It was 8 o'clock Sunday morning in Lubbock, Texas, the morning after Texas Western upset Kansas in double overtime to win the Midwest Regional, and Don Haskins, the winning coach, was propped up in bed in Room 410 of the Eldorado Motel reading the Lubbock Sunday Avalanche-Journal. He had eaten a hamburger after the game, it had not agreed with him and he had not slept very well. The fact that his team had won two overtime games on successive nights, Haskins allowed, might also have been a contributing factor to the insomnia. But mostly, Haskins maintained, it was just the bad burger.
It is safe to assume, time zones aside, that at about this hour, in Durham, N.C., Iowa City, Iowa and Los Angeles, three other coaches were also stirring uneasily. It had been a mighty long season, starting with the players running cross-country in the fall, and now here it was March 13 and in all the land there were only three coaches besides Don Haskins, reading the Sunday paper in the Eldorado Motel, who had teams that could still win the championship.
There was Vic Bubas, home with his wife and three girls in Durham, N.C. His Duke team had just beaten St. Joseph's and Syracuse over in Raleigh to reach the NCAA finals for the third time in four years. Bubas is from Gary, Ind., a redheaded Yankee who has built a basketball dynasty at Duke and who has himself become the father image of organization and planning in his sport.
There was Adolph Rupp in Iowa City, ready to return to Lexington, Ky., where he is truly The Baron, the most famous basketball coach in history, the only man ever to coach four national champions. Kentucky had beaten Dayton and Michigan, and now, at age 64, The Baron only needed two more victories for his fifth title.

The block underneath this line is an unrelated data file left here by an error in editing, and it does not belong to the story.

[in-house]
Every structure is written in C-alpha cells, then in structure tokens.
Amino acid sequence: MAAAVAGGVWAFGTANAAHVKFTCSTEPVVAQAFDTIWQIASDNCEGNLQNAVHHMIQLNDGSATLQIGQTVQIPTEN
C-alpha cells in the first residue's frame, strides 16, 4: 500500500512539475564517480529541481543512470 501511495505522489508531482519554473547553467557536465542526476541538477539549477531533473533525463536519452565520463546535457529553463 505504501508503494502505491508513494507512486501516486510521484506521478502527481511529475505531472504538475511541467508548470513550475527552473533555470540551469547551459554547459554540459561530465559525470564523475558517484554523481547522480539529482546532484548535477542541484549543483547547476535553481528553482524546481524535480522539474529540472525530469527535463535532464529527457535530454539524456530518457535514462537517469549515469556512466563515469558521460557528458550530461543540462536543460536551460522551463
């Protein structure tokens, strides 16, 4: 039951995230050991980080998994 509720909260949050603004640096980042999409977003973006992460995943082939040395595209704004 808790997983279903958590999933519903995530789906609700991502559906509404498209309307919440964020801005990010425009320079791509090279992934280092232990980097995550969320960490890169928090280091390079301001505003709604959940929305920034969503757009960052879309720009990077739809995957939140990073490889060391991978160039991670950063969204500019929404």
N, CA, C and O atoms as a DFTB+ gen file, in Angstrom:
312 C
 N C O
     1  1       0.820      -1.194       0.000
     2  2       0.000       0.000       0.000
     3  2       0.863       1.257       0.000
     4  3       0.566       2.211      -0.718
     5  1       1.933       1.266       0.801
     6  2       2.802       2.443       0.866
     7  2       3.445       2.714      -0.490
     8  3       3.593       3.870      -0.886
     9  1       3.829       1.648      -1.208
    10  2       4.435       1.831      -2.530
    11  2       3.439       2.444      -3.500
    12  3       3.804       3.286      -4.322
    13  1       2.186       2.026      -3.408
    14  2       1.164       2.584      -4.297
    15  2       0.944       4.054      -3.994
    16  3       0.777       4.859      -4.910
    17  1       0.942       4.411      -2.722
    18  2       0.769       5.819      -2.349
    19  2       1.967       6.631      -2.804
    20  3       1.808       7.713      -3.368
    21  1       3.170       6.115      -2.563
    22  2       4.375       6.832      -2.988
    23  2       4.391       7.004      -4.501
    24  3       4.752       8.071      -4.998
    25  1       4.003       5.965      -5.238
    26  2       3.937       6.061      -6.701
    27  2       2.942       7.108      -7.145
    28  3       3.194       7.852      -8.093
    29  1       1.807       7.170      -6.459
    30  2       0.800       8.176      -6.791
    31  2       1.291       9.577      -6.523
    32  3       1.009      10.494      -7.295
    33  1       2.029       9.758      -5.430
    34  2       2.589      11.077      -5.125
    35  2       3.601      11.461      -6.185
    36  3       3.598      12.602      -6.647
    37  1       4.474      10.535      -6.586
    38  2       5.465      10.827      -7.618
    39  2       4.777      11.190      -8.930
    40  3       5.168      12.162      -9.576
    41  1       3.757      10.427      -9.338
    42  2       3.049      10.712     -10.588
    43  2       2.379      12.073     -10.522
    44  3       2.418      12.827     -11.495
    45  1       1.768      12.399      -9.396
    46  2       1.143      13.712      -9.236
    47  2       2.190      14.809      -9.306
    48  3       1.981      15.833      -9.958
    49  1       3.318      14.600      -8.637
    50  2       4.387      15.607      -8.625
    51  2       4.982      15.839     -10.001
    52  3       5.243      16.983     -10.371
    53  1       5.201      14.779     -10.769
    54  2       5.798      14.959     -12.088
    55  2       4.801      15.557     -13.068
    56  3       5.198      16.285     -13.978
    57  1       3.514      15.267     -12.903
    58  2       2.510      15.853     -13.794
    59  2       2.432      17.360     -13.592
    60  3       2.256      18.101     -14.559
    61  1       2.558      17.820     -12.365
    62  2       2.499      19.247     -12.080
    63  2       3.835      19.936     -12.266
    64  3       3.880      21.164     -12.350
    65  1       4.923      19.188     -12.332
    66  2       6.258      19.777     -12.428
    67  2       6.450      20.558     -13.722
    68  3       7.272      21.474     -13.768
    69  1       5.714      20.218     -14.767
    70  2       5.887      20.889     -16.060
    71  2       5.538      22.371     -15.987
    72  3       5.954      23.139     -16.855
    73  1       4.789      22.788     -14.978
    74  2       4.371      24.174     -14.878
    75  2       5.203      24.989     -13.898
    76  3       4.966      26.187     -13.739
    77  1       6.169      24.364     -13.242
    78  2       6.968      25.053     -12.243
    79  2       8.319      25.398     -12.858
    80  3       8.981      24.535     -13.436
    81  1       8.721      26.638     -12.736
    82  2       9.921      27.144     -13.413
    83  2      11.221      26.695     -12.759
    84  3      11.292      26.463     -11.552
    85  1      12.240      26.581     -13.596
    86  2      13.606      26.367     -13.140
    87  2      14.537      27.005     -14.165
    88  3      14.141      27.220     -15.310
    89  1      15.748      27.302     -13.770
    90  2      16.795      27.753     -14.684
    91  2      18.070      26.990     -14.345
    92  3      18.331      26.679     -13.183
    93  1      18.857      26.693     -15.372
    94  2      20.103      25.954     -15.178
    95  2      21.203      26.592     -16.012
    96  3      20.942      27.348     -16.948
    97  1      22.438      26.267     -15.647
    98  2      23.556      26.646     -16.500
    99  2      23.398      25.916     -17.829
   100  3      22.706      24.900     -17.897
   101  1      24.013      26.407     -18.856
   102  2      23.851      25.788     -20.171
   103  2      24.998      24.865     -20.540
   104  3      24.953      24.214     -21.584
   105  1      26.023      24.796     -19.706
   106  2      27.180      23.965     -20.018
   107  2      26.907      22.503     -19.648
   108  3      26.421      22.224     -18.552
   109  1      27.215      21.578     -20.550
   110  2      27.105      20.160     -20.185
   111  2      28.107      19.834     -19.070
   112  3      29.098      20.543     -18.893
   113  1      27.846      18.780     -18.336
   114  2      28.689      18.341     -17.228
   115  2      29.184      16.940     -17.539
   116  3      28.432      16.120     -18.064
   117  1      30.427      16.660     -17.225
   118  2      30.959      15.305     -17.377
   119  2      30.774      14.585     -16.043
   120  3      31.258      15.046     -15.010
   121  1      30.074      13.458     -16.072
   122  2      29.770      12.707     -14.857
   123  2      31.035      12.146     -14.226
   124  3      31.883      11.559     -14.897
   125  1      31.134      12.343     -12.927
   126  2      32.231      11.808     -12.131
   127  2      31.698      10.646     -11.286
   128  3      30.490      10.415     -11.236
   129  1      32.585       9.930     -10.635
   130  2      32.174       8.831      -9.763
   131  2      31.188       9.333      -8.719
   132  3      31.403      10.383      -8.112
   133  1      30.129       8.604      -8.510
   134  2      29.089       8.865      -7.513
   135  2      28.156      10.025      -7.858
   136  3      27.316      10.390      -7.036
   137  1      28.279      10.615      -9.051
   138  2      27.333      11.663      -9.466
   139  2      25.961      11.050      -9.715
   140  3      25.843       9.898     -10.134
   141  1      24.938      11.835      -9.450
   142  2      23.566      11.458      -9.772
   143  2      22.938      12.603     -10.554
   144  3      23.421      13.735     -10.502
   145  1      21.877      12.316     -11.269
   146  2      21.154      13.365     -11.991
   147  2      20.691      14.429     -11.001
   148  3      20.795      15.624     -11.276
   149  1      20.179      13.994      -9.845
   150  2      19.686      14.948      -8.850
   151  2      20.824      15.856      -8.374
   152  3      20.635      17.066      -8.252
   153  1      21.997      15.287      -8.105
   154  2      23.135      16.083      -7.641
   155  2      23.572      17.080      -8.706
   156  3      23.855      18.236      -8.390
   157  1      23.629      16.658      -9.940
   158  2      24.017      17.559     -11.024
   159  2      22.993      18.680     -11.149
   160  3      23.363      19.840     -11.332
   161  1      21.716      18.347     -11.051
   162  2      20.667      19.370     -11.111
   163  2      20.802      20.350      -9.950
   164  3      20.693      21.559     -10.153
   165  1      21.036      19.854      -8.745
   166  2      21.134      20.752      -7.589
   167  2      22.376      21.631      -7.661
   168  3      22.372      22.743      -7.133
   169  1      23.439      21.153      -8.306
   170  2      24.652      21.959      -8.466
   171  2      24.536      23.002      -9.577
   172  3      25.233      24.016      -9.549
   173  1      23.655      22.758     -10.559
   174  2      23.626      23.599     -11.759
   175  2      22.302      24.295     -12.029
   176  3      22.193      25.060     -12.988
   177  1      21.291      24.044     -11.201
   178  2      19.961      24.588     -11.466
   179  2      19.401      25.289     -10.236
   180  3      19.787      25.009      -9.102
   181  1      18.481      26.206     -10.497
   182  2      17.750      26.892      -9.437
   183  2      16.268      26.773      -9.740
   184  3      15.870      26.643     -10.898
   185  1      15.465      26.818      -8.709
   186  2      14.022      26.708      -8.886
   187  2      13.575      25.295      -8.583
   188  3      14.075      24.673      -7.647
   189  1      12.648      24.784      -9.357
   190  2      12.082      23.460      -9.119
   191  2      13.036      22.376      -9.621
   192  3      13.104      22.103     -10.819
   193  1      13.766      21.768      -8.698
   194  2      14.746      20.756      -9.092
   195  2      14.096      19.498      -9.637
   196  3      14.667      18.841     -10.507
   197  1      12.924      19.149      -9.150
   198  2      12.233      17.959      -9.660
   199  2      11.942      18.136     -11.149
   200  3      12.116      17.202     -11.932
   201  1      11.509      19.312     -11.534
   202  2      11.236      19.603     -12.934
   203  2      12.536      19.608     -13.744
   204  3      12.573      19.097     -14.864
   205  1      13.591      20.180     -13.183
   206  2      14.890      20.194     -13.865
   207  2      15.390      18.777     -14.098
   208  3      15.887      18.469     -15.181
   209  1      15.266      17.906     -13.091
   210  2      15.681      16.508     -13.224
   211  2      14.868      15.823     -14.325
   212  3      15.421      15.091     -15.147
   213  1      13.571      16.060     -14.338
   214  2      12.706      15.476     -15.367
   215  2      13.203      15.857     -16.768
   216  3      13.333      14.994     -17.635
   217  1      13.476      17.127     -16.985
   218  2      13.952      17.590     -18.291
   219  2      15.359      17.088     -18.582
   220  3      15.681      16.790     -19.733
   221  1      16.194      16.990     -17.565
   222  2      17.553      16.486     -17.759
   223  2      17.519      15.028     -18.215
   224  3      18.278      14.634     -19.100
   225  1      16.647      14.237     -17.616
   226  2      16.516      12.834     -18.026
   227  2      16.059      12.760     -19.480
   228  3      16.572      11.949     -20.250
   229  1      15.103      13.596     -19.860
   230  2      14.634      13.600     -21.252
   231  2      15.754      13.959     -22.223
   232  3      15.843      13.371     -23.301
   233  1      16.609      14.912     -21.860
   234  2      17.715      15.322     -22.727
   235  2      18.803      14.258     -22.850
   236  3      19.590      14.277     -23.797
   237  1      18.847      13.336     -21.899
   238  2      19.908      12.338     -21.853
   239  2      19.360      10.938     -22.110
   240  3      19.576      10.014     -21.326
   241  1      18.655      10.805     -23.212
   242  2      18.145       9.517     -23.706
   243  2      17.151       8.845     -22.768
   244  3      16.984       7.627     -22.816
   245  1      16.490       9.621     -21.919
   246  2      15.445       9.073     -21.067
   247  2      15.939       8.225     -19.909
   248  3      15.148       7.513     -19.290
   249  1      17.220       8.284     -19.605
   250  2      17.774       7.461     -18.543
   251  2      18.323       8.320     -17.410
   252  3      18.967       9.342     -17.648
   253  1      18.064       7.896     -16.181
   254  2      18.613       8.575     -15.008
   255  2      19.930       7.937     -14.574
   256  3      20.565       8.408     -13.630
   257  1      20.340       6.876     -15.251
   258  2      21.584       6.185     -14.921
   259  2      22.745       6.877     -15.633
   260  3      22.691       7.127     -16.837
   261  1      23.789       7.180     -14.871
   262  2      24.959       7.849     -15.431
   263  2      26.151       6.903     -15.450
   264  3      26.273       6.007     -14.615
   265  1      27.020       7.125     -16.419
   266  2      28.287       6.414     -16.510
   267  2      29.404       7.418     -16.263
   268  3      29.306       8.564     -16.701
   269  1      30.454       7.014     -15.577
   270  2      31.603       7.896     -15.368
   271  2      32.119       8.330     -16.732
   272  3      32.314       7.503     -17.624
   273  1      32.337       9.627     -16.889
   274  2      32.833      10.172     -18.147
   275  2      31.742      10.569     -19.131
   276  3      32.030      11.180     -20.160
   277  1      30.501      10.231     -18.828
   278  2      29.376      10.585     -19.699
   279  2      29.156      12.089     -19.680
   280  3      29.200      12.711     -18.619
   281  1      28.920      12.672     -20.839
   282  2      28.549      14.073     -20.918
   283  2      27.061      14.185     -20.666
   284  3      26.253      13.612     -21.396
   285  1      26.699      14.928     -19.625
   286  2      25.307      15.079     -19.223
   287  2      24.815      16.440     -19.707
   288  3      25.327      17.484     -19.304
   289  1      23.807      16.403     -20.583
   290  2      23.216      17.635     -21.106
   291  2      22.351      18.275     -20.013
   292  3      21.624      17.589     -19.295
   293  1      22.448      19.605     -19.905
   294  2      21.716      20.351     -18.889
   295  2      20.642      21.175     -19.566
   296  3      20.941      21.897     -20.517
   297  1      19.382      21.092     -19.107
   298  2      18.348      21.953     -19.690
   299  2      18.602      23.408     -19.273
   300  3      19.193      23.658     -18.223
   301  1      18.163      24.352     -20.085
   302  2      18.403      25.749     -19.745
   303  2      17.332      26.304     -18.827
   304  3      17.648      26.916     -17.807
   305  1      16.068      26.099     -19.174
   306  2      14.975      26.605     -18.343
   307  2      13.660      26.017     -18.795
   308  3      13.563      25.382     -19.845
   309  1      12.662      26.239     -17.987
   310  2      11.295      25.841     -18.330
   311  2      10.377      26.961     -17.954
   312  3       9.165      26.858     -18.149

There was Jack Gardner, The Fox, in Los Angeles. His Utah team had just whipped Pacific and Oregon State, despite the fact that Gardner had lost his first-string center with a broken leg. Utah is the only school ever to win the NCAA, the NIT and the AAU back when the last-named tournament meant something. Gardner himself has won 551 games.
It is almost always the topflight coaches like these who get their teams to the finals. And it is certain that on this Sunday morning as they awoke, their first thoughts were of the games coming up on Friday night in College Park, Md. They eagerly anticipated the return of their scouts from the other regionals, laden with the precious raw material of X's and O's. The season had gone too far, and the stakes were too high, to leave anything to chance.
The phone rang in Room 410 at the Eldorado Motel, and Haskins picked it up to talk to a sportswriter. He discussed the game played the night before and his experience with the bum hamburger. Then he was asked about Texas Western's next game. Had he seen Utah play?" "Hey look," Haskins replied. "You can help me about that. Is that the way it works? Do we play Utah next?"
There is something awfully charming about such naivet�, even if it does not paint a perfectly accurate picture. Haskins is no country-cousin innocent to the basketball wars. He traveled the land to recruit his Texas Western team that is now 26-1. And he, too, has established a dynasty out there in El Paso, putting together a 106-26 record since he arrived five years ago to build a team around Jim (Bad News) Barnes. Even compared to the efficiency experts at Duke, Kentucky and Utah, he and Texas Western have come a long way.
They remain factors to be reckoned with at College Park. The Miners, superbly coached and tough, should get to the finals, past Utah, and should have an easier time doing it than the team that survives the Duke-Kentucky game. If Duke's rebounding carries the Blue Devils past Kentucky, Texas Western must be given a chance to win it all. The Miners can neutralize the Duke board strength, and their steady style will restrict Duke's running game. Duke has done poorly when forced to settle down and set up patterns.
The edge should be with Kentucky, however, if it is a Wildcat-Miner final—and that is what appears most likely. Kentucky has the speed and shooting to break the rugged Miners. "We get our toughest games from the smaller, quick teams," Haskins admits. "We'd much rather come up against a taller team that's a little bit slower than we are."